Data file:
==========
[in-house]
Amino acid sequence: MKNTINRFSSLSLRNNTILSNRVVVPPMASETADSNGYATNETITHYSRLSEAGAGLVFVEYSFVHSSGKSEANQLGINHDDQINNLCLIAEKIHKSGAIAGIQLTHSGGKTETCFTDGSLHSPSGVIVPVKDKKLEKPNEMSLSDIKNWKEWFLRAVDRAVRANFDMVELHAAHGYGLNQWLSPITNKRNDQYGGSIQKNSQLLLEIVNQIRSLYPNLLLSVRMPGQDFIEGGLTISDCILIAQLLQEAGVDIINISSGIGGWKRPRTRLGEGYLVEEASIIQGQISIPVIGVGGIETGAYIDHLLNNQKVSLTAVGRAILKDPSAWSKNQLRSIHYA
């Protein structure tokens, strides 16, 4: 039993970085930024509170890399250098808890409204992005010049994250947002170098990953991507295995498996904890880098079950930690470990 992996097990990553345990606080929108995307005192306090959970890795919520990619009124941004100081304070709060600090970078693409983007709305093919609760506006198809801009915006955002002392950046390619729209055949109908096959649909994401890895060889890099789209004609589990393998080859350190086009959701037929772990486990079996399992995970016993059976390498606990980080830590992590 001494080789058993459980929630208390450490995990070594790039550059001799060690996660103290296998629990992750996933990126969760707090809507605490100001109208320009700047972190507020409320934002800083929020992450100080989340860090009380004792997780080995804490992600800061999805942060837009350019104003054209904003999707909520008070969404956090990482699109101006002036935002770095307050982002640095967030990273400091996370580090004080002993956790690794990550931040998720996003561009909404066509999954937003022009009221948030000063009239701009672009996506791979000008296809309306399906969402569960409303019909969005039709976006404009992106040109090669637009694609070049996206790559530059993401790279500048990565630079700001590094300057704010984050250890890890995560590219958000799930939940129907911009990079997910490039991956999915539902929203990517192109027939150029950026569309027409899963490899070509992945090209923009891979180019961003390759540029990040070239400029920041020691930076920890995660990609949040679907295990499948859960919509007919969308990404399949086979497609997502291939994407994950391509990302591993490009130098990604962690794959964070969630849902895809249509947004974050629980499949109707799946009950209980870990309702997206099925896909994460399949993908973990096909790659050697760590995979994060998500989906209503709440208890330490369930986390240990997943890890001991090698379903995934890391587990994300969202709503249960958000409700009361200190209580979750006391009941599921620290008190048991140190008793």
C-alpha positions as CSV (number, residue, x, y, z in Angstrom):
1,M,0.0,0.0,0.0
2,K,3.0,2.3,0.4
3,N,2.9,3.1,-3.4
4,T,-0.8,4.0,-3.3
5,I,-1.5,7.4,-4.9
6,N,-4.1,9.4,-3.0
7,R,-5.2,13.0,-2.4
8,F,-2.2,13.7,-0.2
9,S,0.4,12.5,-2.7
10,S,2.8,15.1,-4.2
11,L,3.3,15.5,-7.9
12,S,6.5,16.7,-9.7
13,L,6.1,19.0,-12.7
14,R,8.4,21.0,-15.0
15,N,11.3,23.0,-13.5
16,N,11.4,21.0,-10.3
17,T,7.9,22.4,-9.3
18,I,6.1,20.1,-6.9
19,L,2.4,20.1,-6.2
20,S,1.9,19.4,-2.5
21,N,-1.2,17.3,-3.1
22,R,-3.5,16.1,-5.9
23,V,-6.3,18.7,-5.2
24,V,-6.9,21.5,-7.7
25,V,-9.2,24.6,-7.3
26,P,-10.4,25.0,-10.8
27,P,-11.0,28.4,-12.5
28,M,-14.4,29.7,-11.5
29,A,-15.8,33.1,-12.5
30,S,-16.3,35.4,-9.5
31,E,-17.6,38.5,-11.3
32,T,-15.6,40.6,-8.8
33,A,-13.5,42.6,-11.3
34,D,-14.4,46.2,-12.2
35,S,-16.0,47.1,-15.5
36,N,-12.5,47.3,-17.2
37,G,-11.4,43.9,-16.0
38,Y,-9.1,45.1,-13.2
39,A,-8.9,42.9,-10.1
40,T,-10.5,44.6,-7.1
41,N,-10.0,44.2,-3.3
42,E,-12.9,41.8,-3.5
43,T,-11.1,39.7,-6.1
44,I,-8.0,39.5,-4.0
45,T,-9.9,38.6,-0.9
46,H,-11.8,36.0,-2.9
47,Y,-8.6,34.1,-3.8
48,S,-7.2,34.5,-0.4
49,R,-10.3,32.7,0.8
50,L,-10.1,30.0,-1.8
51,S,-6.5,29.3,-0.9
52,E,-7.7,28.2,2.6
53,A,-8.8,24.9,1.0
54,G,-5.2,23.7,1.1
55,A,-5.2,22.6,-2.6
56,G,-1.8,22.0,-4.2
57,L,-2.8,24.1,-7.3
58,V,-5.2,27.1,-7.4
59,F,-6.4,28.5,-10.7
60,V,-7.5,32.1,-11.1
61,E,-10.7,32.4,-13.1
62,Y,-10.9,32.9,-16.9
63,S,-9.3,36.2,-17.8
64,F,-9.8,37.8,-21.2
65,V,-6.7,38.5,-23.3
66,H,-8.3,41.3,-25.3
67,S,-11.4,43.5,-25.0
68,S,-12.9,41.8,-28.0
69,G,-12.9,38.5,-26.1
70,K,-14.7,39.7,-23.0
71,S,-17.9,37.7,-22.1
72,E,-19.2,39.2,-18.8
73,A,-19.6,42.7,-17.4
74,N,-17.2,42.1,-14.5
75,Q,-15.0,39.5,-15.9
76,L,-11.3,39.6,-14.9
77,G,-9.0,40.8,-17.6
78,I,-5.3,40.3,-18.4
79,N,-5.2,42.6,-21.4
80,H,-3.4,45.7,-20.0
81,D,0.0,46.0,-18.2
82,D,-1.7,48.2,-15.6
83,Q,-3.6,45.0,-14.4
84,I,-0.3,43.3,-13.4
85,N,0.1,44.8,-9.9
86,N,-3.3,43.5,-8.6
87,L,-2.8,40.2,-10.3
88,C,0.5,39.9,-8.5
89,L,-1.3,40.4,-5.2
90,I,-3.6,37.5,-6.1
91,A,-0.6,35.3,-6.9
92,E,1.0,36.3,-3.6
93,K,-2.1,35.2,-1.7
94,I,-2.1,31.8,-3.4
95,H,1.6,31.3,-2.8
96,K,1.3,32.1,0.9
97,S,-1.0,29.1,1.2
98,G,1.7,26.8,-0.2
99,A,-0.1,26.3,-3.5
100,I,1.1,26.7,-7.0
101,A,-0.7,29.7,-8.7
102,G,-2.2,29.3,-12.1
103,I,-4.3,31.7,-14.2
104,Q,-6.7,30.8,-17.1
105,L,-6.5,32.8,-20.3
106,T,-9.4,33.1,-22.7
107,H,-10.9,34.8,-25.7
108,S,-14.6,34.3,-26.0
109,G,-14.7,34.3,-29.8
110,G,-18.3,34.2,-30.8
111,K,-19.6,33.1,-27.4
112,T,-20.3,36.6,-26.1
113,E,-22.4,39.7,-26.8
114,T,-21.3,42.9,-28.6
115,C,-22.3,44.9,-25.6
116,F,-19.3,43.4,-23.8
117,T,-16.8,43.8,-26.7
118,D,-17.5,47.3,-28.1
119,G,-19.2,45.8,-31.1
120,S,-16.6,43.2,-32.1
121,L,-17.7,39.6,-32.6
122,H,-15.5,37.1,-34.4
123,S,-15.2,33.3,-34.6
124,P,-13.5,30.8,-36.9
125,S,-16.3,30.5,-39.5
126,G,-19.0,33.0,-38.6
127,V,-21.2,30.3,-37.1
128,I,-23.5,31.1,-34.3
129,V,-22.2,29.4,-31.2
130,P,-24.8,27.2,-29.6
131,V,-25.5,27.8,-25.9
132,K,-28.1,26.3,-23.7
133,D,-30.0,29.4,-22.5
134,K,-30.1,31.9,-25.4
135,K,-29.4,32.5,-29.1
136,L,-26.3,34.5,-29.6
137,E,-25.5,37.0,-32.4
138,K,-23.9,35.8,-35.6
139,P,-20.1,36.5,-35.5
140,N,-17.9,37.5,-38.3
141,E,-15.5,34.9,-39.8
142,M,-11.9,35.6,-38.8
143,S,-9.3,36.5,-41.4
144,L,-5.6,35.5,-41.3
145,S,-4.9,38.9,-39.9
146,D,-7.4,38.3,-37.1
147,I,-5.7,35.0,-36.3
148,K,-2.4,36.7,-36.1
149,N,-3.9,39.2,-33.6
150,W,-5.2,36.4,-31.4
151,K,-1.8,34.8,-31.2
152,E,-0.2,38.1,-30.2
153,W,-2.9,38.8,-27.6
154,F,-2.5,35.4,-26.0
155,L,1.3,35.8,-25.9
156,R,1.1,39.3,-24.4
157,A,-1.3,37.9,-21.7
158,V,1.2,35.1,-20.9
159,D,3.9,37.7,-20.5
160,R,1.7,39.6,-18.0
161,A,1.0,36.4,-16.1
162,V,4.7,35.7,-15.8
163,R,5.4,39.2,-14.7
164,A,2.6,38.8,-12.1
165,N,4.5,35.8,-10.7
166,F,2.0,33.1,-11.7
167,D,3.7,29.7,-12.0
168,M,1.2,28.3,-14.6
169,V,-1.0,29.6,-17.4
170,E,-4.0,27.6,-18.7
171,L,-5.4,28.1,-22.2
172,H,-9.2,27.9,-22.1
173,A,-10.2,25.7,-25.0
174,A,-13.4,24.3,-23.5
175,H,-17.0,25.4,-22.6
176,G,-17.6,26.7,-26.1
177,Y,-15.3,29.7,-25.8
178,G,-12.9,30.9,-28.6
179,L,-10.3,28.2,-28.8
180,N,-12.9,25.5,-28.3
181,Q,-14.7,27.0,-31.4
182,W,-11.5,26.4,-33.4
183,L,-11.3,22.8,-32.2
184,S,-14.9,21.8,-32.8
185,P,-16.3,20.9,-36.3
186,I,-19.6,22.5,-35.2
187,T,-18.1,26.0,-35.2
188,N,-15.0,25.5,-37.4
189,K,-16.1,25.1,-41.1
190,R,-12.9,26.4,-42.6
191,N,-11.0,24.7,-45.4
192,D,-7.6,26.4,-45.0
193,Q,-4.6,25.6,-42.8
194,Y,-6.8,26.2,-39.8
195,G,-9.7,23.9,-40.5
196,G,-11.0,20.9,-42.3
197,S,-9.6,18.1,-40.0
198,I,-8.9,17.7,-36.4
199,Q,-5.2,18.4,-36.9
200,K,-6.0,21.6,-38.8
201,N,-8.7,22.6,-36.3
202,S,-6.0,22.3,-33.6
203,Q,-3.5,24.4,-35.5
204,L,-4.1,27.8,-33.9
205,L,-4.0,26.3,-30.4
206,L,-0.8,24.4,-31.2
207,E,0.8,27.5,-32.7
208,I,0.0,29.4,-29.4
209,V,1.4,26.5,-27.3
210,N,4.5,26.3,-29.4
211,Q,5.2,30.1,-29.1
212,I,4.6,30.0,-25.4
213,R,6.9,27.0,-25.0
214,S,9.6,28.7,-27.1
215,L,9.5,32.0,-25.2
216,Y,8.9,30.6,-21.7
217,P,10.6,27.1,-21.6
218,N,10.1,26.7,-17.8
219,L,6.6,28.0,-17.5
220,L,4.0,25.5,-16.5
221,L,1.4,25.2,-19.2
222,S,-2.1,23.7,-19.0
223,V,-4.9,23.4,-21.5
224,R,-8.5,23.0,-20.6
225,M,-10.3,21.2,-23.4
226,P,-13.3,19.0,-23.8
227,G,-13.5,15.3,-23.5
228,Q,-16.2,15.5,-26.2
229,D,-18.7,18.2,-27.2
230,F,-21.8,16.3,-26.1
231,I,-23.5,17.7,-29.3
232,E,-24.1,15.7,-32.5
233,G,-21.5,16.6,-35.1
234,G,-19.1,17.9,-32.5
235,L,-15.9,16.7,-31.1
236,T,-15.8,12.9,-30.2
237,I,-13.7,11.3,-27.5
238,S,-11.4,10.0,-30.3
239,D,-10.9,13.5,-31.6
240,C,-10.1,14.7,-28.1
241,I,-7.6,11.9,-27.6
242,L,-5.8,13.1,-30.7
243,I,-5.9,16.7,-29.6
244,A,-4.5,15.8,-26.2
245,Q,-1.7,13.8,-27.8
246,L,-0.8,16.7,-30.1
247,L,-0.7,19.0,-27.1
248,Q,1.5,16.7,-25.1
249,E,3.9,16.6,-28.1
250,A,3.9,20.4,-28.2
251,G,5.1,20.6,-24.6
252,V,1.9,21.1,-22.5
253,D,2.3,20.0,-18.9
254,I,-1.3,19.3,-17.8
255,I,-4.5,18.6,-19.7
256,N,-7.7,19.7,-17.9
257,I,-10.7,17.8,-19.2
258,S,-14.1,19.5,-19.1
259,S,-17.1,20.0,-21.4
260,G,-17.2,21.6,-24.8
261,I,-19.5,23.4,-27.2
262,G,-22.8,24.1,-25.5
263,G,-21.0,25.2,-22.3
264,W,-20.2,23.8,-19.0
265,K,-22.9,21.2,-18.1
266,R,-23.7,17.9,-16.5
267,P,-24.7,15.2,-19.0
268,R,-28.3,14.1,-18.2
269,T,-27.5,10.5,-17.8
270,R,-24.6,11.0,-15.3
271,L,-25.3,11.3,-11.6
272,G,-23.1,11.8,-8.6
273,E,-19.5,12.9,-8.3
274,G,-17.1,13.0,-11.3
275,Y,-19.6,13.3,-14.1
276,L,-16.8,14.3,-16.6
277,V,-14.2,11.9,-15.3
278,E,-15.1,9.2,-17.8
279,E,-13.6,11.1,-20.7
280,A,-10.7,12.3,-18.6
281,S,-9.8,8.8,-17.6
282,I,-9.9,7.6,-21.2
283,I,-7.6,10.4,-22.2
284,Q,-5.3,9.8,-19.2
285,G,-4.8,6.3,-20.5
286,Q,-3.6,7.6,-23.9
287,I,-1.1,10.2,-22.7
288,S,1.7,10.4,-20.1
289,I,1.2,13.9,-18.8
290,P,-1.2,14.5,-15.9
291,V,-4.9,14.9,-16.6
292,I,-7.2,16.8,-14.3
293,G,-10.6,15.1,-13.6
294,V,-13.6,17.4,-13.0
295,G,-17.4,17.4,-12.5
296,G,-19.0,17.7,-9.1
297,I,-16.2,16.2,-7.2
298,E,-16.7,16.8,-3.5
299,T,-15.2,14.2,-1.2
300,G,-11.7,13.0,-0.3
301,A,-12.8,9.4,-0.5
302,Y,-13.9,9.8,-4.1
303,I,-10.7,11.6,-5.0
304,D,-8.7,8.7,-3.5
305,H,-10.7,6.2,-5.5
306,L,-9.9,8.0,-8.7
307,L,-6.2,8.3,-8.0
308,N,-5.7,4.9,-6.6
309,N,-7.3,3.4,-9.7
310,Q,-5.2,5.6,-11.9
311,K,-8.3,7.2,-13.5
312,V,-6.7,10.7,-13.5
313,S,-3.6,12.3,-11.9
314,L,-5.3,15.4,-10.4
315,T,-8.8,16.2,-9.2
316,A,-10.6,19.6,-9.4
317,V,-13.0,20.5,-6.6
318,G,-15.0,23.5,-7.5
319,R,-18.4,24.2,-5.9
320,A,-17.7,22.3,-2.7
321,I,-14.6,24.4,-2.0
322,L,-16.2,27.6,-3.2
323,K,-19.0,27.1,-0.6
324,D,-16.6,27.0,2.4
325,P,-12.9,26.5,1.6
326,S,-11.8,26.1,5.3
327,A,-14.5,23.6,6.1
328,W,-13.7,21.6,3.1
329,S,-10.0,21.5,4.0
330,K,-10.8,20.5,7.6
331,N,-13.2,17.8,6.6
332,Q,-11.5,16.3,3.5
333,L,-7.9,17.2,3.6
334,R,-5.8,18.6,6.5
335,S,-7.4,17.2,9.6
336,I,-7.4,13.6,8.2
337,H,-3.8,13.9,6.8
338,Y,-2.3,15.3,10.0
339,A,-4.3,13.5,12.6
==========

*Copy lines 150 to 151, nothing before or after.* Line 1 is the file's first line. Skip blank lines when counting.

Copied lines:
146,D,-7.4,38.3,-37.1
147,I,-5.7,35.0,-36.3